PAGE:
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New Insights Into Cellular Waste Disposal Revealed

florescent imaging of lipids.
Fluorescent lipids show how the nanomachine accelerates lipid transfer when necessary. Credit: Anh Nguyen / Max Planck Institute for Multidisciplinary Sciences & Pouya Hosnani / University Medical Centre Göttingen.
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To prevent our body’s cells from overflowing with garbage and to keep them healthy, the waste inside them is constantly being disposed of. This cleaning process is called autophagy. Scientists have now, for the first time, rebuilt the complex nanomachine in the laboratory that starts this process – and it works quite differently from other cellular machines. The researchers’ new insights could help open up new approaches for the treatment of cancer, immune disorders, and neurodegenerative diseases in the future, and possibly even delay aging.


Have you ever put off cleaning the house or decluttering the overflowing basement? Living cells cannot afford this procrastination when it comes to clearing the decks. Tiny garbage chutes are constantly active there to capture worn-out proteins, faulty cell components, or defective organelles. These garbage chutes, called autophagosomes, pick out the discarded components before they accumulate in the cell and cause damage. The cellular waste is then passed on to the cell’s own recycling machinery, the lysosome, where it is digested and recycled. Thus, building blocks for new cellular components are quickly available again. The autophagy process, literally self-eating, thus also helps cells to survive stress or periods of starvation.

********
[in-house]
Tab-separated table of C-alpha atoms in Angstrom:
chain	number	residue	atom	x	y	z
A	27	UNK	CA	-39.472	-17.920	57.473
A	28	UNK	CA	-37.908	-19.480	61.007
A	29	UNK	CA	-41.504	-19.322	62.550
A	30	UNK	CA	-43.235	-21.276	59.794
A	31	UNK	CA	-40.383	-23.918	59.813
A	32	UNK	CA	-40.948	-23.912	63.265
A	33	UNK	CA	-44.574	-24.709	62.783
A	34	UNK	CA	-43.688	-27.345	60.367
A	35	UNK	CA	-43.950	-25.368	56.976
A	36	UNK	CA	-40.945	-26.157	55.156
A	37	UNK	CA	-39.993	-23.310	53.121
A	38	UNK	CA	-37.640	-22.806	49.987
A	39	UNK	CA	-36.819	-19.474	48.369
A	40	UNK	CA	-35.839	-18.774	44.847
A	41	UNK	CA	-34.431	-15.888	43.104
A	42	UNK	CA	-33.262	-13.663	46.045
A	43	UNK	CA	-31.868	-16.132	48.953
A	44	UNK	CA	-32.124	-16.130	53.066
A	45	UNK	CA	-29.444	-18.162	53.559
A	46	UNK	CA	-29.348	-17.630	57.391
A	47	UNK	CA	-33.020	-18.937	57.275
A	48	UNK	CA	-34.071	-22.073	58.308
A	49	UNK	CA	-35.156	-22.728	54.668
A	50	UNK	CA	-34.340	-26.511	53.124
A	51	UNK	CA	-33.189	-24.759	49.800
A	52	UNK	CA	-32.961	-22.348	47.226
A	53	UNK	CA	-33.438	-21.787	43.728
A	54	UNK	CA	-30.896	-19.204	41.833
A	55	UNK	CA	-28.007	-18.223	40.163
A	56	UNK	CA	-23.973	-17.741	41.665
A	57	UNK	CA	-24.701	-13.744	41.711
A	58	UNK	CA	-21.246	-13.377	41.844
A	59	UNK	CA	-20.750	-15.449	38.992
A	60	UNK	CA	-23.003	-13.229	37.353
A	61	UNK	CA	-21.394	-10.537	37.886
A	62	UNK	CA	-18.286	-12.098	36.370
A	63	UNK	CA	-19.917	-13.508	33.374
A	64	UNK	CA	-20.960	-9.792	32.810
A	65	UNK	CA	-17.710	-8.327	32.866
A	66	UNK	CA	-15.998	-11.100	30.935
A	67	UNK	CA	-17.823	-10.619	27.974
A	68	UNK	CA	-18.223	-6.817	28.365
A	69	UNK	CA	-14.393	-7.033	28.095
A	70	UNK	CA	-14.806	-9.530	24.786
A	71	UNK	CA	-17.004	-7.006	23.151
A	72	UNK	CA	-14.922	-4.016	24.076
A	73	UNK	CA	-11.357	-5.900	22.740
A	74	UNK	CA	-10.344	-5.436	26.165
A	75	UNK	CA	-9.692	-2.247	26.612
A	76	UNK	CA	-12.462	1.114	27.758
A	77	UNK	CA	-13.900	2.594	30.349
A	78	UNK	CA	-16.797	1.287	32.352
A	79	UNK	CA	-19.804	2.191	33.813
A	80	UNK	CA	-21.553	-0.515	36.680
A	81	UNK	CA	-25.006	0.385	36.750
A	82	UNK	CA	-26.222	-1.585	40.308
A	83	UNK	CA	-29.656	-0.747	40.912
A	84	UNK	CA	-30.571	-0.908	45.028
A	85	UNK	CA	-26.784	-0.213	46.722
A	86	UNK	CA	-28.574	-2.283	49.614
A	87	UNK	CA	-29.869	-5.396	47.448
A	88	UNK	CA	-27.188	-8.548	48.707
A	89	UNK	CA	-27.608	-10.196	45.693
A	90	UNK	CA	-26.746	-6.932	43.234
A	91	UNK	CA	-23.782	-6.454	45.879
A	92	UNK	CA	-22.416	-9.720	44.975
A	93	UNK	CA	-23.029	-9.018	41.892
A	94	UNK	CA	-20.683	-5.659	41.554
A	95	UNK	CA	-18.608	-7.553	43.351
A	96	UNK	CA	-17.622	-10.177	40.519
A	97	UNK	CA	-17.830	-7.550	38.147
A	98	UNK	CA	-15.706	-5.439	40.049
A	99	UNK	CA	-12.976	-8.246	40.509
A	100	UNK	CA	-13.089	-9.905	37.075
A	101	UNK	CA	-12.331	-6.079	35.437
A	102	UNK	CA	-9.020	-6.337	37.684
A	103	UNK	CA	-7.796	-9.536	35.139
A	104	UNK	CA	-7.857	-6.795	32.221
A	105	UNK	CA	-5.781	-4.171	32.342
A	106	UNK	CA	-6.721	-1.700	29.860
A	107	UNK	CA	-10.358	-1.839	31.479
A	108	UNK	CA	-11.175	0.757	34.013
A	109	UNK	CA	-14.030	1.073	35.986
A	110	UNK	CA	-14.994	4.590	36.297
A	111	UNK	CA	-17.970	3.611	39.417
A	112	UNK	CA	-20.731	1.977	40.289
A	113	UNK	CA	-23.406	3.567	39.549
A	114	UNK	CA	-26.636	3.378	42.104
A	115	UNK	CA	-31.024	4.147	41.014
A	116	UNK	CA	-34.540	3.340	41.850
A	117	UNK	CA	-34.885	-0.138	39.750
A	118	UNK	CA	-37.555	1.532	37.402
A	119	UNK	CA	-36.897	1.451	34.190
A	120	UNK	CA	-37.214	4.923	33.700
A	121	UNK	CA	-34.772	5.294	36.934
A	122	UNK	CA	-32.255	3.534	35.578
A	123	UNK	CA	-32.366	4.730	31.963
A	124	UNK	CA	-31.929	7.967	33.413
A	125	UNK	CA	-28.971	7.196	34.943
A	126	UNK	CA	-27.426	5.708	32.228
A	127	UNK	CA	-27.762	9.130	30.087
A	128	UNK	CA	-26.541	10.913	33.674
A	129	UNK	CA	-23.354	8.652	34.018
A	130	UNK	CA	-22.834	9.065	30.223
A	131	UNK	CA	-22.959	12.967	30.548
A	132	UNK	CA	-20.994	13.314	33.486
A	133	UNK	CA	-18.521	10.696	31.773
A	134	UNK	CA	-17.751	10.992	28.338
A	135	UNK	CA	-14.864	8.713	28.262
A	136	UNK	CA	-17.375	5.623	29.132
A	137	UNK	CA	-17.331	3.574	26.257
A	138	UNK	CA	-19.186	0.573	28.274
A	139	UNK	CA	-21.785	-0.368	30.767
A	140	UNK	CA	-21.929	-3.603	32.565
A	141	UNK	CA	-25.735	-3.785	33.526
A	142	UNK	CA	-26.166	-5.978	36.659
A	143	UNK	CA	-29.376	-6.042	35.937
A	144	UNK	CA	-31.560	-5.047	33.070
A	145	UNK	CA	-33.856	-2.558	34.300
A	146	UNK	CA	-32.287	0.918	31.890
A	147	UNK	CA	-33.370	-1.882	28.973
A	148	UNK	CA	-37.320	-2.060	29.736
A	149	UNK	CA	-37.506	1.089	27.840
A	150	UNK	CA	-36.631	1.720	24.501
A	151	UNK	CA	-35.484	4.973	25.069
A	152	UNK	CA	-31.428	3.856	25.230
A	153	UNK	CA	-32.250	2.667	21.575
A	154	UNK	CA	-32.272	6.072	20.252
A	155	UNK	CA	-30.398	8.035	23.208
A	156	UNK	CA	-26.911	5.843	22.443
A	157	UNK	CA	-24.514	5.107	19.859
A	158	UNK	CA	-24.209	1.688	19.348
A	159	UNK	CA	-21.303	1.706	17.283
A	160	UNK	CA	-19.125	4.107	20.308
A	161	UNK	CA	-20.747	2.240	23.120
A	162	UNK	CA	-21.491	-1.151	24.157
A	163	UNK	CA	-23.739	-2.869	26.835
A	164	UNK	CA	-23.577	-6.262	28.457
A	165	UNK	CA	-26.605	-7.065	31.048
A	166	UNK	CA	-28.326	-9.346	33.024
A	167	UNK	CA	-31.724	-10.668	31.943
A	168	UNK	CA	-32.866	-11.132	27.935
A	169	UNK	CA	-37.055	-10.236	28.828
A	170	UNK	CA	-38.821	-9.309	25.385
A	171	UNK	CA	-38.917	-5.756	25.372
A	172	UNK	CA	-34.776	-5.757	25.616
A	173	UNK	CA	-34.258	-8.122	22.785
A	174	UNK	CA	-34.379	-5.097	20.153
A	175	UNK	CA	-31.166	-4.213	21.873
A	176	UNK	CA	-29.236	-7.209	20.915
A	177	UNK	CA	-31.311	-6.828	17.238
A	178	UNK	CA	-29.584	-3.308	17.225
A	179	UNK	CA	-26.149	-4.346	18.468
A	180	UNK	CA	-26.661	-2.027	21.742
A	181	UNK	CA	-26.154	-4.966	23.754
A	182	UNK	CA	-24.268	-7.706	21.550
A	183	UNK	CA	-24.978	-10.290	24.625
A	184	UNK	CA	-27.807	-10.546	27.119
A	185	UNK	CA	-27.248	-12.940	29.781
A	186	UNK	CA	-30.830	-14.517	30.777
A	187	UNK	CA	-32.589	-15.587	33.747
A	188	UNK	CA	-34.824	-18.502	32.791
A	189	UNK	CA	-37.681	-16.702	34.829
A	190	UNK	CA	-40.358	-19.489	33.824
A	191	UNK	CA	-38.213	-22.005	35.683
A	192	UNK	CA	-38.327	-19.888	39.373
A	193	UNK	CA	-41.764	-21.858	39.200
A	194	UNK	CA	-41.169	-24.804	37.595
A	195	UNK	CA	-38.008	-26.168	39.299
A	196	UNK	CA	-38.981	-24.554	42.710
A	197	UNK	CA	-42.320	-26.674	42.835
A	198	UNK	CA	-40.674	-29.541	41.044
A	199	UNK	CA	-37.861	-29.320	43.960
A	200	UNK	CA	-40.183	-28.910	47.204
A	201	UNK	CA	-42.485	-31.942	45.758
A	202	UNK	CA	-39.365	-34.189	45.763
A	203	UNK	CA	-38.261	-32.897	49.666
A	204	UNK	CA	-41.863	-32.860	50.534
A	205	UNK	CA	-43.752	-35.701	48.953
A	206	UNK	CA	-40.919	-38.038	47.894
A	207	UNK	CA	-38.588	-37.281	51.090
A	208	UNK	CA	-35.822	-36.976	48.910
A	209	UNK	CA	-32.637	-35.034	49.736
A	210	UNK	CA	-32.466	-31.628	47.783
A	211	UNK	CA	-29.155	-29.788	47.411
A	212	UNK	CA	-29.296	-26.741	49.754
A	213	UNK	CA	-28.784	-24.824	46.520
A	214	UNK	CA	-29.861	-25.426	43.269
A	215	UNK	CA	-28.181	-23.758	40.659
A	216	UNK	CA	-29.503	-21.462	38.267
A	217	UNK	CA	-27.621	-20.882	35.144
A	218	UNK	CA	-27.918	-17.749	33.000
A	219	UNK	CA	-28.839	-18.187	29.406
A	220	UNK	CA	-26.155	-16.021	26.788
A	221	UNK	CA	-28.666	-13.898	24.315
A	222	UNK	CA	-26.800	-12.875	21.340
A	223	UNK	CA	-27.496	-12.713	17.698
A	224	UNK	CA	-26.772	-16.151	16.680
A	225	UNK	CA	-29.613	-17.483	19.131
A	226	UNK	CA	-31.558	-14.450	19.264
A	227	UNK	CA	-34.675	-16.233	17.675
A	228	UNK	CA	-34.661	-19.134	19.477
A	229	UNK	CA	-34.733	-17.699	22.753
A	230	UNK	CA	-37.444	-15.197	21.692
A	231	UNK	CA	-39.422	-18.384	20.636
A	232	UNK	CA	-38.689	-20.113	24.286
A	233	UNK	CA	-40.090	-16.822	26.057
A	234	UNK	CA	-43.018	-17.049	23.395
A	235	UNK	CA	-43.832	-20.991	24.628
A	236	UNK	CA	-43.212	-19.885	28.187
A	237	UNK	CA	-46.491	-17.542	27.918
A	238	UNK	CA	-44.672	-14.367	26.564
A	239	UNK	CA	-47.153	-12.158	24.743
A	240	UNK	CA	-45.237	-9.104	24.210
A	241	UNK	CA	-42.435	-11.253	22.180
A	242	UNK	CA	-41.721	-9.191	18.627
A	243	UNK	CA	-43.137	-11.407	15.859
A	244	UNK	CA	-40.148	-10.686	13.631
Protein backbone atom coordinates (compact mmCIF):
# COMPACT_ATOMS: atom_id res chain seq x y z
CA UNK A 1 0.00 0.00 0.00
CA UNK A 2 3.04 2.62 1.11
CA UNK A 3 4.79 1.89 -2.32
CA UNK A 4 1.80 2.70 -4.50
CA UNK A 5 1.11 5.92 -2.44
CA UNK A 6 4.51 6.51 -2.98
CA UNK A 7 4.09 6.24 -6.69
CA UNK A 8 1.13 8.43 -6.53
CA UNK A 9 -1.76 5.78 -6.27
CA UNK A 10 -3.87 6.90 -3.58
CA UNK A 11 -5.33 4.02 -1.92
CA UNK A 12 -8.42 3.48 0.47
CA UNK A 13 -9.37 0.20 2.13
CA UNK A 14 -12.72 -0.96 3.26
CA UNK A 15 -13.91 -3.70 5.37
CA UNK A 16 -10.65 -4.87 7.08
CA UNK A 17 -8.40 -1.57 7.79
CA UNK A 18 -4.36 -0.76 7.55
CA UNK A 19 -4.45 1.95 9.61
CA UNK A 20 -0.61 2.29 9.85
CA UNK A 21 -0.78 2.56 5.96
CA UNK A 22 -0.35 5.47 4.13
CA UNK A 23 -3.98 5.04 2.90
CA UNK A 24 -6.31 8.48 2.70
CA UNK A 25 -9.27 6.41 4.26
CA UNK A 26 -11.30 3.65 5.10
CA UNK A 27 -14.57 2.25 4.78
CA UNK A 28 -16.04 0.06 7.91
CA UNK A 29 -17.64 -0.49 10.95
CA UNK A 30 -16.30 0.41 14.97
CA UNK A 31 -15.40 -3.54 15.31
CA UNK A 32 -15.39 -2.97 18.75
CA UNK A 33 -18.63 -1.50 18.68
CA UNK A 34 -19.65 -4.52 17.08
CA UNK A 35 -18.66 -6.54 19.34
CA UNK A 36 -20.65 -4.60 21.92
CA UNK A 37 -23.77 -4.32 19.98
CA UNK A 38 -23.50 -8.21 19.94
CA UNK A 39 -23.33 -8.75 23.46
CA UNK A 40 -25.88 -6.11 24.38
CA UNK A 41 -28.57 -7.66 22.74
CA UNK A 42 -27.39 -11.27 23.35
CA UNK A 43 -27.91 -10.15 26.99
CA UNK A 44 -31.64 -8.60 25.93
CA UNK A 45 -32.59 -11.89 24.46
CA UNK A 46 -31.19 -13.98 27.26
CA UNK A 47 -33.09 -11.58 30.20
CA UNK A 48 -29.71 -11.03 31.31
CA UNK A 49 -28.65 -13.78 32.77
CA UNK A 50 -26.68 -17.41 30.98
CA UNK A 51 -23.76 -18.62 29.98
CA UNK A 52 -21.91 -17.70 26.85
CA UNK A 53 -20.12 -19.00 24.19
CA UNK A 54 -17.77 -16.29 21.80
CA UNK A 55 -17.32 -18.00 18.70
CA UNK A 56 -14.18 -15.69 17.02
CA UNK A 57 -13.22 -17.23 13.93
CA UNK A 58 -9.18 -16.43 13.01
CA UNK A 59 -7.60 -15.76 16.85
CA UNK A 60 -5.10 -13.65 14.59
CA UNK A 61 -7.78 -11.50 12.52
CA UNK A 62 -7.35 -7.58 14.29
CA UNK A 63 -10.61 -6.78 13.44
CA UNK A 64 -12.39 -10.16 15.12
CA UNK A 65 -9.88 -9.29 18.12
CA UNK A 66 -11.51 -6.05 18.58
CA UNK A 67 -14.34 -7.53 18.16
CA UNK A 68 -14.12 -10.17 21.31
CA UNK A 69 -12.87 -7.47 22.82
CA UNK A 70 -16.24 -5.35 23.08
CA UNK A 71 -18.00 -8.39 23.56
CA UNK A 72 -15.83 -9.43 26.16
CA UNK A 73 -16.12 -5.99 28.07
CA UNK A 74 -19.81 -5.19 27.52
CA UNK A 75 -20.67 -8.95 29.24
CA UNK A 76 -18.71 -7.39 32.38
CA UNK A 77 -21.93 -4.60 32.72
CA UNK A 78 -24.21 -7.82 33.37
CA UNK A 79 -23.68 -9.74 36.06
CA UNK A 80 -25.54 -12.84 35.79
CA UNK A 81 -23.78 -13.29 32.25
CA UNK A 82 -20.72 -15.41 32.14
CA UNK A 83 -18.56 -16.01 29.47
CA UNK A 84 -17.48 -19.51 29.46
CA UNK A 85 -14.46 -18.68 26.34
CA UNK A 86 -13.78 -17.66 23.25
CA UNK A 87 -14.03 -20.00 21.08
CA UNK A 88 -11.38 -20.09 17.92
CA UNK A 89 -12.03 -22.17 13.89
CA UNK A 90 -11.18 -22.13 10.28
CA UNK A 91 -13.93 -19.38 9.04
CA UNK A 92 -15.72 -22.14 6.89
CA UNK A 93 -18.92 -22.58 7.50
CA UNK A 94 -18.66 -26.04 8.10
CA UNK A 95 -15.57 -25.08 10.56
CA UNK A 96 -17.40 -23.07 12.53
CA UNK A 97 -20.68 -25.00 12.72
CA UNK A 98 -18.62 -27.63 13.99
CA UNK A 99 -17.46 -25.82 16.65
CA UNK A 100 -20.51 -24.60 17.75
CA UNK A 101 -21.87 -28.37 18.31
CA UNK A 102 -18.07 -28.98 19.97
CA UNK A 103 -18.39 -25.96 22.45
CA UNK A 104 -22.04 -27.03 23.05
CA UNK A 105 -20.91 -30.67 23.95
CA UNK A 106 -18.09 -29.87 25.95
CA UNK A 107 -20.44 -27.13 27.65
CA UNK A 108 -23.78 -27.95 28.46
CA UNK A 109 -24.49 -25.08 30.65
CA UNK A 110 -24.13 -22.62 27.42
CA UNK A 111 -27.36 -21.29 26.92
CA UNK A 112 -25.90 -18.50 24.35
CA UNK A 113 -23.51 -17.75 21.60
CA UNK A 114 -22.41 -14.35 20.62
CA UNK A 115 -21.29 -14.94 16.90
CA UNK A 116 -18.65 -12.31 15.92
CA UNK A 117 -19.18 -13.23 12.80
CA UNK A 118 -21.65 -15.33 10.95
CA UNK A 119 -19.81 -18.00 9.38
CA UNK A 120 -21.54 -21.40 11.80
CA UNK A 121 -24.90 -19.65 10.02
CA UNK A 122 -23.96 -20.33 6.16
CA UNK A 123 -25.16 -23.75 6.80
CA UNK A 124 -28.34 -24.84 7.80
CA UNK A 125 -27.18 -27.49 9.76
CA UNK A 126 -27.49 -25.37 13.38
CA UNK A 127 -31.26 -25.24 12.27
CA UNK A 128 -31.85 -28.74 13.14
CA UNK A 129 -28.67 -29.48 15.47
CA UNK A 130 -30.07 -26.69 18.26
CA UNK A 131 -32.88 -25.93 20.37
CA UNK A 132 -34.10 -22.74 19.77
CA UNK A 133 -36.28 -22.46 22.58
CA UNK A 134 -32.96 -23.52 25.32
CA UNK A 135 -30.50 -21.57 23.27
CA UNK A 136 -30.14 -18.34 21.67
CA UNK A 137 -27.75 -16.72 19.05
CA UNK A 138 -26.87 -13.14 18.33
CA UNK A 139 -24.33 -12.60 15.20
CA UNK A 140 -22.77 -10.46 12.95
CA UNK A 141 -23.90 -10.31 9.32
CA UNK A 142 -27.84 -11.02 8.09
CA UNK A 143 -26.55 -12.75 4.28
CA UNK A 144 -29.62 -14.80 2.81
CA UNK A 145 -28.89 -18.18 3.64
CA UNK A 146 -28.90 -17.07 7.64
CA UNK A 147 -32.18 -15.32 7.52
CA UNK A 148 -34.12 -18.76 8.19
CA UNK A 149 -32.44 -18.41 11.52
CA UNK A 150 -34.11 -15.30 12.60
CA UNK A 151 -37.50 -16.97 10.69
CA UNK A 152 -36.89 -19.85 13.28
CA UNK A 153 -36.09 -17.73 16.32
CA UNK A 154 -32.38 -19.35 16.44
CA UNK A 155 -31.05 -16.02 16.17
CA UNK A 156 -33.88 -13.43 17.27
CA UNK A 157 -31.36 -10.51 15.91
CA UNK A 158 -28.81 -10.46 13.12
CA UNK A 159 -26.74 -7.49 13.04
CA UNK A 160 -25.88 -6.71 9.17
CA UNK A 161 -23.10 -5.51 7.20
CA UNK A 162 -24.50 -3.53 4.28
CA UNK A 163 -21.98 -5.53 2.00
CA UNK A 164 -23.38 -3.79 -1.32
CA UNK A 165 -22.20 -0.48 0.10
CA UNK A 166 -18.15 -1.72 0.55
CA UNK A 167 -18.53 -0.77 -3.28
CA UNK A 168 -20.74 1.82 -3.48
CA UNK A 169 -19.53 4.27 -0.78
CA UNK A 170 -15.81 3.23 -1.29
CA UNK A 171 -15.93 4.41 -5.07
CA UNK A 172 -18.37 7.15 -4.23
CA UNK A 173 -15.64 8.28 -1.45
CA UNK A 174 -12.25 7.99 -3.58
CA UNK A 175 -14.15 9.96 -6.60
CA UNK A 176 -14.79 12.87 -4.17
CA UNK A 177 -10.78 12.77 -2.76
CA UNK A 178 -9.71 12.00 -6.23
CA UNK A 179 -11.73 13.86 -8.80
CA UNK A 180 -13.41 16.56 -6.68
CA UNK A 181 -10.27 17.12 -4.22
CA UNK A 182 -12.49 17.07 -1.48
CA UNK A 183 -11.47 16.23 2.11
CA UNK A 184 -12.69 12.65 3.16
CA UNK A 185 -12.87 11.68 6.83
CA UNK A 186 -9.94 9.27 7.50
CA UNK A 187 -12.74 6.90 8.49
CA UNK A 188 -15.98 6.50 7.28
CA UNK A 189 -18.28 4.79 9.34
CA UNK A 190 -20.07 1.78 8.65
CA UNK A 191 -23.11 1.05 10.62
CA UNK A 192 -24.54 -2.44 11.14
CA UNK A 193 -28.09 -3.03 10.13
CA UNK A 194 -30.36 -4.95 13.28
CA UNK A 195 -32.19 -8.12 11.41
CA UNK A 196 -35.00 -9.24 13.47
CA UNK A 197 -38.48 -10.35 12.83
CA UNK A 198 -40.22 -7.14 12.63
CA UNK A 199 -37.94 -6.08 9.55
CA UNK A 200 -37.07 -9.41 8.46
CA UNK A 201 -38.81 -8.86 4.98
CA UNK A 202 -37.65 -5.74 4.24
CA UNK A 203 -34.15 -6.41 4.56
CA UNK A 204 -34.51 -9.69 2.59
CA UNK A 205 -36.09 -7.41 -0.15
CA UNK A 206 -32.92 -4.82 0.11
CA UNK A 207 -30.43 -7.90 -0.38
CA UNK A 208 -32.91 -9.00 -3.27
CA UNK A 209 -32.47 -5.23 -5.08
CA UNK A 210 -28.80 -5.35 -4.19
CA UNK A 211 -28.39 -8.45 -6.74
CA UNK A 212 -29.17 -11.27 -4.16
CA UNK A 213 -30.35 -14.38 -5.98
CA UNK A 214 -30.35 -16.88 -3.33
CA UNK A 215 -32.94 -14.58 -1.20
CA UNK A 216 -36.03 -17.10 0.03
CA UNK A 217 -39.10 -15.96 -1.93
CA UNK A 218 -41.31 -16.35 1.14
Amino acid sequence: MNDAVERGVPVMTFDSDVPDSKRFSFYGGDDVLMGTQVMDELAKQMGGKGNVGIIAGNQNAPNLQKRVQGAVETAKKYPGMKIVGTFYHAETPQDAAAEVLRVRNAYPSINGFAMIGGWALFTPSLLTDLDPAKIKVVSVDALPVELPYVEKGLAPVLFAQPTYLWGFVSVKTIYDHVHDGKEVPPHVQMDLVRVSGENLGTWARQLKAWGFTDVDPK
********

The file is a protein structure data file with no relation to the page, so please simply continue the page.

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Autophagy also serves another important purpose. It renders harmless viruses and bacteria that successfully bypass the immune system’s defenses and reach the cell plasma. The consequences are correspondingly fatal if the autophagy process is faulty, too slow, or too fast. Neurodegenerative diseases and cancer can develop or disorders of the immune system may occur. Aging processes also appear to accelerate.


“Autophagy is a highly complex process involving many different proteins and protein complexes. We know many of them, but there are still fundamental gaps in our knowledge,” reports Alex Faesen, research group leader at the Max Planck Institute for Multidisciplinary Sciences in Göttingen. “How do the protein components work together? How is the process of autophagy started and stopped? When and where is the autophagosome assembled? That is what we want to find out.”

Nanomachine at work

His team has now succeeded, for the first time, in producing all the proteins involved in the autophagy process in the laboratory and observing them directly as the autophagosomes assemble. This was a mammoth task for the entire research group, taking several years, for which they cooperated with the teams led by Björn Stork from the University of Düsseldorf and Michael Meinecke, previously at the University Medical Center Göttingen now at the Heidelberg University Biochemistry Center. “There were many challenges,” recalls Faesen. In the first step, the scientists produced each individual protein component in the laboratory.